NEC PA271W - MultiProfiler and SpectraView

Included in the box was NECs MultiProfiler software, and they also provided their SpectraView II calibration software for this review. With MultiProfiler you can set up five preset modes on the PA271W, allowing you to quickly switch between settings based on content, lighting conditions, or even computer. As an example, I could assign positions 1 and 2 to use the sRGB gamut, with brightness settings of 200 nits and 100 nits. Then for photo editing I could do the same with positions 3 and 4, only with the AdobeRGB gamut instead. Finally I can use position 5 for my profile that I calibrated with the SpectraView software and using the full native gamut of the display.

While for most users you might consider this level to be overkill, it isn’t for the professionals targeted by NEC. If you are a video editor, you can quickly switch between Rec 709 (HDTV), SMPTE-C, and DCI color gamuts to work on mastering in each of the different colorspaces. If you want to create a custom profile that mimics your print material more closely you can do that as well, allowing you to quickly change between editing for screen and print. I know this won’t matter to 95% of readers, but for those that need to quickly switch the feature proves very valuable.

As I mentioned before there are multiple USB upstream ports in the PA271W, and in MultiProfiler you can configure these to work as a KVM switch depending on input. I connected my keyboard and mouse to the USB ports on the NEC, then I connected one USB upstream port to my PC and one to my MacBook Air, and I connected each PC to a different video input. Using the software I could set the upstream USB ports to be tied to different display inputs, so as I changed the display between the two computers, the devices changed as well. This worked well during testing when I wanted to use different meters in both Windows and OSX for calibration, as they could be hooked up to the display and then automatically switch computers as I switched inputs.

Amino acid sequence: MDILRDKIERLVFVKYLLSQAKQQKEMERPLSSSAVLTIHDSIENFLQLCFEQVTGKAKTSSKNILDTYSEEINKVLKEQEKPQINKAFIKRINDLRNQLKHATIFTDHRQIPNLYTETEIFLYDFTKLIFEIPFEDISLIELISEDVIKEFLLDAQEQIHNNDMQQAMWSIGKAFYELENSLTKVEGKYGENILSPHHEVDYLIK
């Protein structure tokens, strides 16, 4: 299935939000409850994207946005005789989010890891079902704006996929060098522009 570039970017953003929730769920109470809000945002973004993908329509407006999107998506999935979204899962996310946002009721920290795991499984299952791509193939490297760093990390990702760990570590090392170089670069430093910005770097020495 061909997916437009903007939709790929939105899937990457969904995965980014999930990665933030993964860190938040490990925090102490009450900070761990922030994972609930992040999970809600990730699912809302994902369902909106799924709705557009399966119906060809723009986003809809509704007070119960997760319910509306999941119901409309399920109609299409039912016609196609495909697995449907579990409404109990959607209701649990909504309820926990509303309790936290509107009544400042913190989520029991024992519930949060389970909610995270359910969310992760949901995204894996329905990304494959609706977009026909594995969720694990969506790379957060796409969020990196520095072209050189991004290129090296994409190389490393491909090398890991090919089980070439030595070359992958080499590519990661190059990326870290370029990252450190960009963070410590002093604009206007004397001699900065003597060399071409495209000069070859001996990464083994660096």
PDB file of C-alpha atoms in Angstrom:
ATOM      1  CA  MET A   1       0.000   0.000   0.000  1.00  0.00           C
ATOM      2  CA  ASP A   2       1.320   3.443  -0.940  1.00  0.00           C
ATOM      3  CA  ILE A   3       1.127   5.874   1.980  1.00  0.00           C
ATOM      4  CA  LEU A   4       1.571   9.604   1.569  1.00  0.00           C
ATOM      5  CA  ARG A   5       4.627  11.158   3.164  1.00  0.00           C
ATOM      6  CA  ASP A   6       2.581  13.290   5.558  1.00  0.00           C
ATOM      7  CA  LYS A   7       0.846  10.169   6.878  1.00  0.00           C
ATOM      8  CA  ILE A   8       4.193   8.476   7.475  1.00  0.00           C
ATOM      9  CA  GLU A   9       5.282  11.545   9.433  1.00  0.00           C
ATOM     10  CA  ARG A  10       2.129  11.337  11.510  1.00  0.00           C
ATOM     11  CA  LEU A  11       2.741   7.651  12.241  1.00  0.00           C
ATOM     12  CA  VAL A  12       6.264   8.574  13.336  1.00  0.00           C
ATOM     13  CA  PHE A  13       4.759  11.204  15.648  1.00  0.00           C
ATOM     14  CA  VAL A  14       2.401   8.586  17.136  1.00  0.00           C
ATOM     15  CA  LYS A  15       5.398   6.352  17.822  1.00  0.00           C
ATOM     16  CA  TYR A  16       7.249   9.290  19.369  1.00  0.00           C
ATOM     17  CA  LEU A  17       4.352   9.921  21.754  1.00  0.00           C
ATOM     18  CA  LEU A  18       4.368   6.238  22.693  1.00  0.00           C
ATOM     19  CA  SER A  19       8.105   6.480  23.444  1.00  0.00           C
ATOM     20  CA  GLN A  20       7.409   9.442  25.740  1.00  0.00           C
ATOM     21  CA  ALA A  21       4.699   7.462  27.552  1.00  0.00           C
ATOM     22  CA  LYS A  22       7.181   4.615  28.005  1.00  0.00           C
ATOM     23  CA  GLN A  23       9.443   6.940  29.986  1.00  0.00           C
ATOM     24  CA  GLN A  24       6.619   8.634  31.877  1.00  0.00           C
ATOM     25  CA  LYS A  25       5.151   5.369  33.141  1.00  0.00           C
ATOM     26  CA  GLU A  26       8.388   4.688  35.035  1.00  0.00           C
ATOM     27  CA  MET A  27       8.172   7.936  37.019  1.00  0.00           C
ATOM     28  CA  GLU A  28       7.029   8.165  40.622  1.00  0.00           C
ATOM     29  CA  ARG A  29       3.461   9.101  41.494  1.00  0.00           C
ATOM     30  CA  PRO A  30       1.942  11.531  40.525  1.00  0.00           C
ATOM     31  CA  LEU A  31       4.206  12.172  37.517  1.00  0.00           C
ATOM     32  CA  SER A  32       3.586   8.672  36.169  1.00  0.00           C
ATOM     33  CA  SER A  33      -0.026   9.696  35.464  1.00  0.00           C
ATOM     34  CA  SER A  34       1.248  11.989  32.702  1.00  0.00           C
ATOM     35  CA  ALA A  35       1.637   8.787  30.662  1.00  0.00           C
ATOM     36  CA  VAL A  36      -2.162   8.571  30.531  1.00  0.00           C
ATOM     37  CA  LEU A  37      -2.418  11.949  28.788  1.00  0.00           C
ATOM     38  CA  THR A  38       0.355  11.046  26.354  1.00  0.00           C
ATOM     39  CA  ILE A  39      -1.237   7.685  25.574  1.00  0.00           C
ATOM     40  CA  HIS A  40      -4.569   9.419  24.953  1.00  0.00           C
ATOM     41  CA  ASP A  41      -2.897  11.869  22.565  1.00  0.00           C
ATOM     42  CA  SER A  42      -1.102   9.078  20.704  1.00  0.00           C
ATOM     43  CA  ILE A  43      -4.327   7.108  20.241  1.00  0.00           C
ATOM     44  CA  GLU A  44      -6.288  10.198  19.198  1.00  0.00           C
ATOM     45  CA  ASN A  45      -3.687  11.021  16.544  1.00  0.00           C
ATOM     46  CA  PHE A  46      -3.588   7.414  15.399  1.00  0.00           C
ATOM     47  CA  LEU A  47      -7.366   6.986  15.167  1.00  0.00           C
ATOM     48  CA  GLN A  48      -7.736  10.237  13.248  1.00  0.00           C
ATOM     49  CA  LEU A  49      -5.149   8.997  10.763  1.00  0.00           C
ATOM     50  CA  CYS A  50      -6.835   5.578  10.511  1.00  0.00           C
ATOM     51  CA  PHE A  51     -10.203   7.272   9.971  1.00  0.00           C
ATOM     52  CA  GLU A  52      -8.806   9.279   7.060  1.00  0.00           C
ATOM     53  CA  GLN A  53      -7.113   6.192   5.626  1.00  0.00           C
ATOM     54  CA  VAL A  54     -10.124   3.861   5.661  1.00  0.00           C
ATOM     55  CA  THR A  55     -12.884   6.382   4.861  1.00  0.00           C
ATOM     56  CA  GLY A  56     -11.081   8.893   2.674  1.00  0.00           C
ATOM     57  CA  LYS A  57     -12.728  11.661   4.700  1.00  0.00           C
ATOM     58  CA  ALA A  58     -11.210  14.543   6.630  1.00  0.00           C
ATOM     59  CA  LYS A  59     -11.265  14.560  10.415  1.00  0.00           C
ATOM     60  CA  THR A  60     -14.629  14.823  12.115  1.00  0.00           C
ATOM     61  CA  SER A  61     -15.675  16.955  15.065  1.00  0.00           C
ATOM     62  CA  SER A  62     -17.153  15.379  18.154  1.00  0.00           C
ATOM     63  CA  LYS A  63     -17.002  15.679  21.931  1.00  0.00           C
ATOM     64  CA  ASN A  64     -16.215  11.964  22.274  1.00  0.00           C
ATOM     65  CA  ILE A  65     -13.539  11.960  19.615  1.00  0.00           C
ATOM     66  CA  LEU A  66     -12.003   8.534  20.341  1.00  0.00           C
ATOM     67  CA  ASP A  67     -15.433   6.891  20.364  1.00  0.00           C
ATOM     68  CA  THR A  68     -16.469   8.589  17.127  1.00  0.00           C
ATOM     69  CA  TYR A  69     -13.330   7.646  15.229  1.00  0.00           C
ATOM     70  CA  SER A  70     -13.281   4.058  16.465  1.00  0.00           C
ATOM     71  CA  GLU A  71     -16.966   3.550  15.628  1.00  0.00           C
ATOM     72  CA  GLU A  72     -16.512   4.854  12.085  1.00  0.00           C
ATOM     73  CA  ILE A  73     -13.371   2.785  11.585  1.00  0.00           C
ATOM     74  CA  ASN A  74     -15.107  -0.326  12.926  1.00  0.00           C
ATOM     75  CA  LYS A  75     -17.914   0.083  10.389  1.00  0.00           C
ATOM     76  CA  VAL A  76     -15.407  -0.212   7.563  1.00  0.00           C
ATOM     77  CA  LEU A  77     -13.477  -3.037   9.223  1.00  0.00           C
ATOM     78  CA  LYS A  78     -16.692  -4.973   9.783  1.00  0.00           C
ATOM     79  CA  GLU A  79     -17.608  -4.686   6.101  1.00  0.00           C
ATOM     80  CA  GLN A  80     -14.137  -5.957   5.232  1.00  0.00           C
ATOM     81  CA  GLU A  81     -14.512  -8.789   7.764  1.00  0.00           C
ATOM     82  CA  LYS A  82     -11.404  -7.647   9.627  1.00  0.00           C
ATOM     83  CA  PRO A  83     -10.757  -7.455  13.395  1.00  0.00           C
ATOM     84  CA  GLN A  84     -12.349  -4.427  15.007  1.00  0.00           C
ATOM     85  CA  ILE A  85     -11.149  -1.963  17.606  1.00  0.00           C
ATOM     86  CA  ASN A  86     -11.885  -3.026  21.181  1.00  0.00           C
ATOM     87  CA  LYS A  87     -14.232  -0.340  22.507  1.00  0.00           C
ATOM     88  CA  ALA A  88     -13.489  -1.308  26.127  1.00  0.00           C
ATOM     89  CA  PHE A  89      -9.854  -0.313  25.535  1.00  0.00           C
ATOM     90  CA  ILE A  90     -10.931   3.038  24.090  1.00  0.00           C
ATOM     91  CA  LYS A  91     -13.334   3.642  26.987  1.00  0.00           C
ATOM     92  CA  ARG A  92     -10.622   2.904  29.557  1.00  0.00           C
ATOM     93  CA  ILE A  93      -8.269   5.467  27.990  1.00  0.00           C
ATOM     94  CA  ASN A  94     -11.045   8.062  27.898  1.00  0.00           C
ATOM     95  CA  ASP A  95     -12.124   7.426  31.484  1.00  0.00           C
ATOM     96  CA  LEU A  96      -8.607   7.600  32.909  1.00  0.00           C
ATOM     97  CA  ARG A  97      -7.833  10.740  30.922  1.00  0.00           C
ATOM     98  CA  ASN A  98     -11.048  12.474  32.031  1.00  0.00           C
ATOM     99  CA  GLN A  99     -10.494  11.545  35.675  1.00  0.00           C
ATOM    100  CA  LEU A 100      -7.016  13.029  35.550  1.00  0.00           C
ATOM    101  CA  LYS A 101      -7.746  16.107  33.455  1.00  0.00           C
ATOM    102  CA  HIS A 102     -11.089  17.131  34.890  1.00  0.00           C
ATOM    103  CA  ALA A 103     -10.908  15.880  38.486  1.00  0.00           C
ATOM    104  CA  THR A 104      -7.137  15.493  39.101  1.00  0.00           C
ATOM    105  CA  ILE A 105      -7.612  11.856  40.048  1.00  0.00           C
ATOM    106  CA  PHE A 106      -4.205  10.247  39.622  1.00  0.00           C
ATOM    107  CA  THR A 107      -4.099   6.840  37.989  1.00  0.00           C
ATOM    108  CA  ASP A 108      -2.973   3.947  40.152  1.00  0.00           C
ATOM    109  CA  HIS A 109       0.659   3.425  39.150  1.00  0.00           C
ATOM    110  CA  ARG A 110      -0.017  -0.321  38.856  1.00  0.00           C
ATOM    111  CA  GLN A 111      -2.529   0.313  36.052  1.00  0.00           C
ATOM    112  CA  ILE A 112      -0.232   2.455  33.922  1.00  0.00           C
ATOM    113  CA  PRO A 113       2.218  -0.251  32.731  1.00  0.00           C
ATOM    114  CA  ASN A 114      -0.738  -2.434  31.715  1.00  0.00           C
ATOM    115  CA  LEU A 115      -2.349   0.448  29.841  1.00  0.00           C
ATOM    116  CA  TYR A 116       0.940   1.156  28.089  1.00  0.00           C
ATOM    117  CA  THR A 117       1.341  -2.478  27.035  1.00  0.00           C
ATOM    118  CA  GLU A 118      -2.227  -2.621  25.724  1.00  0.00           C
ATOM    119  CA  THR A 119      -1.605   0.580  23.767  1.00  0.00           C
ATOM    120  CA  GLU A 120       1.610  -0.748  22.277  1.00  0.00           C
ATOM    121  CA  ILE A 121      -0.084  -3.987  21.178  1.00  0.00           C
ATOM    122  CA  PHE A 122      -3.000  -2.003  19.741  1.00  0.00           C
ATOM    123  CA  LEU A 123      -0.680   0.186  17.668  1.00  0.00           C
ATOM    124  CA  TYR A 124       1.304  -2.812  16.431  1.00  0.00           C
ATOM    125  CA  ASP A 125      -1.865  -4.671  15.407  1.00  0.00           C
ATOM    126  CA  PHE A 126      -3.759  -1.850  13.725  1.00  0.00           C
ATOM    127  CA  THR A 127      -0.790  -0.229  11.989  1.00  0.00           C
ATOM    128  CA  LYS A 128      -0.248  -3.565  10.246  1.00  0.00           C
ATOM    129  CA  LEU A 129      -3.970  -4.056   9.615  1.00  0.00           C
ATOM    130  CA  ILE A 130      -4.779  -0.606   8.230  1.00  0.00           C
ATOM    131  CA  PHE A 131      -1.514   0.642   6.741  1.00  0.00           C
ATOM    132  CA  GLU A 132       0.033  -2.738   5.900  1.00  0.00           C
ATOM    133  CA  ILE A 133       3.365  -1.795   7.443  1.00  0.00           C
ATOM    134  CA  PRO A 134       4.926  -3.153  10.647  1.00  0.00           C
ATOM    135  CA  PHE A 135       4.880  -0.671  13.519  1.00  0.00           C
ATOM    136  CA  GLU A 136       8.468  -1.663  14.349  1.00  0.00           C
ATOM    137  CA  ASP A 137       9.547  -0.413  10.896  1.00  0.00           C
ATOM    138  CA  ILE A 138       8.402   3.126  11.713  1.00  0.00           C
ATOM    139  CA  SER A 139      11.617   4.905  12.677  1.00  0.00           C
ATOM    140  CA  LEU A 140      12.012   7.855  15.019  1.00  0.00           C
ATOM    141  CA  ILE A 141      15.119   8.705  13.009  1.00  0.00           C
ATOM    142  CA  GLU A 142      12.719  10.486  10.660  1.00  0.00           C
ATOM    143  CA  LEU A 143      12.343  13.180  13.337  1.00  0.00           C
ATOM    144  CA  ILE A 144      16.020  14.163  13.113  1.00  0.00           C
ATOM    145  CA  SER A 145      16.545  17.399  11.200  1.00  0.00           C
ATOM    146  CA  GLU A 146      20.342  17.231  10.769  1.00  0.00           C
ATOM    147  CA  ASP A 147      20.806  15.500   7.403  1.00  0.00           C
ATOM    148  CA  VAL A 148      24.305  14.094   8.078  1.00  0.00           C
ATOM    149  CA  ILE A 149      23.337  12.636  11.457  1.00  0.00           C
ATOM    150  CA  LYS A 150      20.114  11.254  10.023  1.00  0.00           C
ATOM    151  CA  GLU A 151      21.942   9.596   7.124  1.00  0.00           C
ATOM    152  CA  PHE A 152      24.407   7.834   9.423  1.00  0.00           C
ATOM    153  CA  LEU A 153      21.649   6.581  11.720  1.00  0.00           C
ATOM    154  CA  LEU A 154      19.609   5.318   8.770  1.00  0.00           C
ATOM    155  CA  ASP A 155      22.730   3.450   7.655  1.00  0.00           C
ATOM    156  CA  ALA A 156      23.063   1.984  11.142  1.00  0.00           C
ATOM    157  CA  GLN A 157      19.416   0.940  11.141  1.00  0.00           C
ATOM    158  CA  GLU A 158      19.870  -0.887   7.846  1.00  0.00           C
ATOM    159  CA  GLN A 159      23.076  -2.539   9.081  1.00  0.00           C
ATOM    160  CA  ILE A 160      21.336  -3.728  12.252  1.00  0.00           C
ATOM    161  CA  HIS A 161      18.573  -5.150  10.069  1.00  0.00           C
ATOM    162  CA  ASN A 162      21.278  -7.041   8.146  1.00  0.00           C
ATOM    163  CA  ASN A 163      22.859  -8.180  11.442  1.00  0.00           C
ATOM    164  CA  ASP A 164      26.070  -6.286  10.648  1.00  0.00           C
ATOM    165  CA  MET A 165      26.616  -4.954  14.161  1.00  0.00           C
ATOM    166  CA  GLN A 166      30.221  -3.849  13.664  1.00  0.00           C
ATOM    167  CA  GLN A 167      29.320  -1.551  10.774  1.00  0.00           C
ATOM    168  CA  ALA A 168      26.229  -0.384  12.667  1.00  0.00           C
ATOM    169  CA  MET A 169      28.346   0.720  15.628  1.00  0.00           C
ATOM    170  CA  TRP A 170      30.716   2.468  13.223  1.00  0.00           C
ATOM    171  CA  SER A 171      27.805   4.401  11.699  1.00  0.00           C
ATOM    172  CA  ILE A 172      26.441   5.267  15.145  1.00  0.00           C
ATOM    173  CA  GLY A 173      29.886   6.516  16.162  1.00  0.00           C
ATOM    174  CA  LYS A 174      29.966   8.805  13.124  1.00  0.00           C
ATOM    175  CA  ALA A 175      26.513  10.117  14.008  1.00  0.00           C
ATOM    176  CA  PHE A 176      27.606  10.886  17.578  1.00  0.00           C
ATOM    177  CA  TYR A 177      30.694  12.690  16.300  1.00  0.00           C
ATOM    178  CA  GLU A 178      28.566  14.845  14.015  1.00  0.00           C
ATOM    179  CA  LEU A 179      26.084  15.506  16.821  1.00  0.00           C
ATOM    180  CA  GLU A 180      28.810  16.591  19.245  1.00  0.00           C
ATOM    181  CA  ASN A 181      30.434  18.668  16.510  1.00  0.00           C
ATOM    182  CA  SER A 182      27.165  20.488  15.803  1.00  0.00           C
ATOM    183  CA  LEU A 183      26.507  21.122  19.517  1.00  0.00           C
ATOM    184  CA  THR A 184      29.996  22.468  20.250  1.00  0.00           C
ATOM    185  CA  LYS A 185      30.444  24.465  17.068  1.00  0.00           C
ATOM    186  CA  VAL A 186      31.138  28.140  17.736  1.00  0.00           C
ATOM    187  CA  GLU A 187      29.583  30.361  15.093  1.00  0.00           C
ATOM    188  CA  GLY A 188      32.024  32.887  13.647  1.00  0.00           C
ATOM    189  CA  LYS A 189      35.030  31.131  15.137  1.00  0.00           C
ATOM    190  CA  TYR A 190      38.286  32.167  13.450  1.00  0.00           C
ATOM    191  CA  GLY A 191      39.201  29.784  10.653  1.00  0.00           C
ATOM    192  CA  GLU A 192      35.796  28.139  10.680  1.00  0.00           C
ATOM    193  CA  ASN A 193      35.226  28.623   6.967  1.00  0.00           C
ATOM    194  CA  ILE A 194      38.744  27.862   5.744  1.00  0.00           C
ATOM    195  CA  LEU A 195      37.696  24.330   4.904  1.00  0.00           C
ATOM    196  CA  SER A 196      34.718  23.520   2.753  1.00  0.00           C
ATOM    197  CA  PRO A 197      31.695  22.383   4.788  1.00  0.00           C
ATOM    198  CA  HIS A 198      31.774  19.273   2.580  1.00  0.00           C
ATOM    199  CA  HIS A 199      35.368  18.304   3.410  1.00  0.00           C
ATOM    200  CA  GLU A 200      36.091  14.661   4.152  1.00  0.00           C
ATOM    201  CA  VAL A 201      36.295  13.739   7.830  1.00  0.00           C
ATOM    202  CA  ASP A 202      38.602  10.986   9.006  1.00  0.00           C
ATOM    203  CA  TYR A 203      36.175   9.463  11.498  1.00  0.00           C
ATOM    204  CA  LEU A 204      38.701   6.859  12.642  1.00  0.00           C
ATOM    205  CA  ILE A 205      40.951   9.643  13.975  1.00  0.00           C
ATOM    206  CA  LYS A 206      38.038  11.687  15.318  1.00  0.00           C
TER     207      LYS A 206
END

MultiProfiler also includes support for things I hadn’t seen before, such as adjusting the color output to mimic different types of color-blindness, so designers can make sure their content will work for everyone. Finally, you can also configure a PIP setup as well.

SpectraView II is NECs updated calibration software designed for their displays. Available with or without a meter (they sell an OEM version of the i1Display Pro, which is a large improvement over the previous i1Display2), the monitor and software interface directly with your meter and then calibrate the 14-bit internal LUTs while also generating the ICC profile for your OS.

Within the software you can specify your targets and save them to come back and redo the calibration later. With this I was able to set up our targets: 100 nits, D65 for white, 2.2 for gamma, and then try it for sRGB, AdobeRGB, and Native colorspaces. The software uses DDC to communicate with the monitor and will even give you a warning if it’s been on for less than 30 minutes before calibration, as it is still warming up and colors could shift until it is fully warm.

Creating profiles was quick and easy, with support for both my i1Display Pro and i1Pro, which I wound up using for these. Once you perform a calibration you are given the results with contrast ratio, dE for the grayscale, how close you are to the RGB targets, and the gamma curve. Due to its ability to adjust the LUTs in the monitor directly, I’d imagine most people considering the NEC would also be buying a copy of SpectraView II to calibrate it, as I would.

NEC PA271W - Design and Specifications NEC PA271W - Brightness and Contrast


View All Comments

  • sviola - Wednesday, May 02, 2012 - link

    If it wasn't for LCDs, probably no one would have monitors/tvs bigger than 30" (and a CRT that size was huge and extremely heavy). Reply
  • DanNeely - Wednesday, May 02, 2012 - link

    Rear projection TVs got into the 50/60" class. Reply
  • Mumrik - Wednesday, May 02, 2012 - link

    And 32" was the standard size for a widescreen TV in the living room around here... Reply
  • ctbaars - Wednesday, May 02, 2012 - link

    I remember the same kind of argument when we went from Vinyl to CD :/ I'm not quite buying it. Reply
  • Mumrik - Wednesday, May 02, 2012 - link

    I'm still using a Sony FW900.

    To be honest, it's not in tip-top shape anymore - the picture could be sharper. I had hoped to be able to use it until OLED arrived in the mainstream (as it was supposed to do YEARS ago). At this point I'm starting to consider 24-27" IPS panels.
  • JohnMD1022 - Wednesday, May 02, 2012 - link

    My NEC Multisync FE992 still performs flawlessly.

    When it begins to fail, I'll replace it.

    Meanwhile, with each passing day, LCD technology improves and prices drop. :)
  • futrtrubl - Tuesday, May 01, 2012 - link

    The numbers seem off for a couple of the displays with their minimum brightness settings drawing MORE power. That's the two NECs, the Apple and a Dell and BenQ. Reply
  • JarredWalton - Tuesday, May 01, 2012 - link

    You are correct, sir! I've updated the chart so that the colors and min/max values are now correct. Reply
  • cheinonen - Tuesday, May 01, 2012 - link

    Sorry about that, they got flipped in a version of the spreadsheet I use for the numbers and I thought they were fixed in the most recent one, but I'll update that again so it doesn't happen next time. Reply
  • asasa45454 - Tuesday, May 01, 2012 - link

    Are you going to review them? They have input lag ~10ms, 2560x1440. Reply

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